Growth and the British Economy
By Andrew White
The City Future blog has taken a bit of a hiatus over the summer coinciding with the parliamentary recess. Although parliament has returned in the worst of circumstances, being recalled to debate whether Britain should go to war for the second time in little over two years, this blog is primarily focussed mainly on finance and economics so we will leave the debate about the merits of war elsewhere.
Being as this is the beginning of the parliamentary year this is a perfect time to take stock, see how far we’ve come, and make ourselves hostages to fortune by making predictions about the future. It seems that the British economy is improving reasonably strongly. Growth for the second quarter of the year was revised up to 0.7%, the OECD raised their forecast for the British economy this year, with the best news being that the growth was quite even unlike in the recent past. All the four main sectors of the economy expanded with exports rising 3.6% over 3 months. Manufactures outputs have expanded with their output index hitting its highest level for almost 20 years and their order books reaching a record high according to the Markit/PMI survey.
People are finding jobs again with 29.78m people in work, a rise of 69,000 on the quarter and more than 300,000 on the year. This brought the number of people in work to almost 250,000 more than at the start of the recession as well as the numbers of people living in a household where nobody works has fallen to a record low. Even wages have started to rise again increasing by 2.4% in Q2 2013, the fastest its grown since 2000.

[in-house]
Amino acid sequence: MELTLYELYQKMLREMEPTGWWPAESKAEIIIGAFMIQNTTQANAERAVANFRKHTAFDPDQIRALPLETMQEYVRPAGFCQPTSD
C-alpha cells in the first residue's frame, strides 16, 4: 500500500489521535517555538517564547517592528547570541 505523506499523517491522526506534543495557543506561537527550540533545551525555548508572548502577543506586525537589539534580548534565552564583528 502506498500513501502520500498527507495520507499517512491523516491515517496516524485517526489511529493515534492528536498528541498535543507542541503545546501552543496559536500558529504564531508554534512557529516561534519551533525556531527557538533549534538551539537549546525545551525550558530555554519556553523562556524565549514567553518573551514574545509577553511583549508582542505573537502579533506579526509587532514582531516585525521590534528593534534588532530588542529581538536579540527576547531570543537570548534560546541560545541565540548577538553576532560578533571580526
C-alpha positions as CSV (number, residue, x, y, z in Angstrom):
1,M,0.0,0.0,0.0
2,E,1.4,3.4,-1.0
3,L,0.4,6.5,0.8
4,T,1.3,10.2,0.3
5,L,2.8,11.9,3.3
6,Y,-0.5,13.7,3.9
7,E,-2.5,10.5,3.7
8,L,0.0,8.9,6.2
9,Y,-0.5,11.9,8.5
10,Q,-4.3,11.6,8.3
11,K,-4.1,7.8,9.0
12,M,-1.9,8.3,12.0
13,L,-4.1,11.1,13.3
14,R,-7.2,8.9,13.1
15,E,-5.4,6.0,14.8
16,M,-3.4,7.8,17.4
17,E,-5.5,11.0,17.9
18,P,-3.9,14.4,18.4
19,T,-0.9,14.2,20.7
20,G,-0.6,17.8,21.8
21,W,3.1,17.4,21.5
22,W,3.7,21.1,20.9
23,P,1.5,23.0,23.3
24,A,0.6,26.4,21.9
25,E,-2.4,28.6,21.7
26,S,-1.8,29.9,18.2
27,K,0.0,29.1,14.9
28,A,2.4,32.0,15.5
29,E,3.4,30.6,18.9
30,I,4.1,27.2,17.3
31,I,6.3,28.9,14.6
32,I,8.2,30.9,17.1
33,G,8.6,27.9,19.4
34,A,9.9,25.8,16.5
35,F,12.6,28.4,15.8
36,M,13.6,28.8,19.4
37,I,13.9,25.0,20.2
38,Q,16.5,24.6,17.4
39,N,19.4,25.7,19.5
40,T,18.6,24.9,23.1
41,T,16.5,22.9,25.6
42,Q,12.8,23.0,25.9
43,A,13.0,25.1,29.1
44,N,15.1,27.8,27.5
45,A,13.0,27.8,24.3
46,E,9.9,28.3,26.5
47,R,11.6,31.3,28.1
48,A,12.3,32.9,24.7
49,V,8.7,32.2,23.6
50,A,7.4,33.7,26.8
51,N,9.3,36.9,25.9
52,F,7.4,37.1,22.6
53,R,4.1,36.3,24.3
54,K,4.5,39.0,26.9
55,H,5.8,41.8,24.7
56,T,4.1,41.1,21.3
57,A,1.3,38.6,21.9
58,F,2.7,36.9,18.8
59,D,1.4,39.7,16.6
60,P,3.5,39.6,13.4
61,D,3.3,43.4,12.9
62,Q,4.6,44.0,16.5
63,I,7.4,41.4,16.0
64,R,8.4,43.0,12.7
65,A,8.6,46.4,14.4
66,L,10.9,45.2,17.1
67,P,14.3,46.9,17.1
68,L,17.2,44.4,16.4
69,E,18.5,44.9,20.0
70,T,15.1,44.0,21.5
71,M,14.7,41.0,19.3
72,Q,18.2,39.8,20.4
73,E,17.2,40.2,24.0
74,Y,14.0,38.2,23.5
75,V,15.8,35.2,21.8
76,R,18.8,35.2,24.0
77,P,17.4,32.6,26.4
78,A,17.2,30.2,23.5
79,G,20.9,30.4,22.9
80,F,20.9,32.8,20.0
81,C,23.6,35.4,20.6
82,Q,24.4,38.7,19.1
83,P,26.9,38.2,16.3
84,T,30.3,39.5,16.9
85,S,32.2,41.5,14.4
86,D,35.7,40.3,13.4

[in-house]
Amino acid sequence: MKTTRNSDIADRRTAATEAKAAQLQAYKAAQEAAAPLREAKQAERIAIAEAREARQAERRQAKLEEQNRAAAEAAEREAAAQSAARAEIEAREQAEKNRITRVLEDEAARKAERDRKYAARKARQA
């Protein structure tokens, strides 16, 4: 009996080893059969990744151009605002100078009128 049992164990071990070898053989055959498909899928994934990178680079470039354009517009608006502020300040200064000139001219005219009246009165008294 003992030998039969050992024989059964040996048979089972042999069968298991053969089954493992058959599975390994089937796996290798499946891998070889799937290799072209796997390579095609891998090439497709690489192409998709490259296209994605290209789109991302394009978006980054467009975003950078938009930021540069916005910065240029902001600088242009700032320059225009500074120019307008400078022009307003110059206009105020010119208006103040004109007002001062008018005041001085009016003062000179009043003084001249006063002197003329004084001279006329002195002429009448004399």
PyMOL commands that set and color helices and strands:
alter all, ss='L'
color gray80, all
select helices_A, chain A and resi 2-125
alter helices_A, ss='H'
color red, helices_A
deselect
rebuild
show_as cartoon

It is also worth pointing out, being as this is a blog aimed at the City, that the index of services output is up 2.8 % in June 2013 over June 2012, with business services & finance growing fasts, contributing 1.1 percentage points to total growth.
There is still a very long way to go, the budget deficit is still at what used to be an eye watering 7.4% however this is still a large drop from the 12.4% it was in 2009/10. Unemployment is still a problem remaining stubbornly over 2.5 million in terms of the ILO’s measure. James Tarbit in next week’s blog also raises some questions the business community still has about British politics and the economy.
It remains the case however that most economic indicators are now, at last, moving in the right direction. Just as importantly interest rates remain low, which was always the main aim of Osborne’s economic policy. With this monetary stimulus still in place, signs of growth from the British economy, and steady improvement in the fiscal position the worst may be over and the view from the end of this parliamentary year may look very different.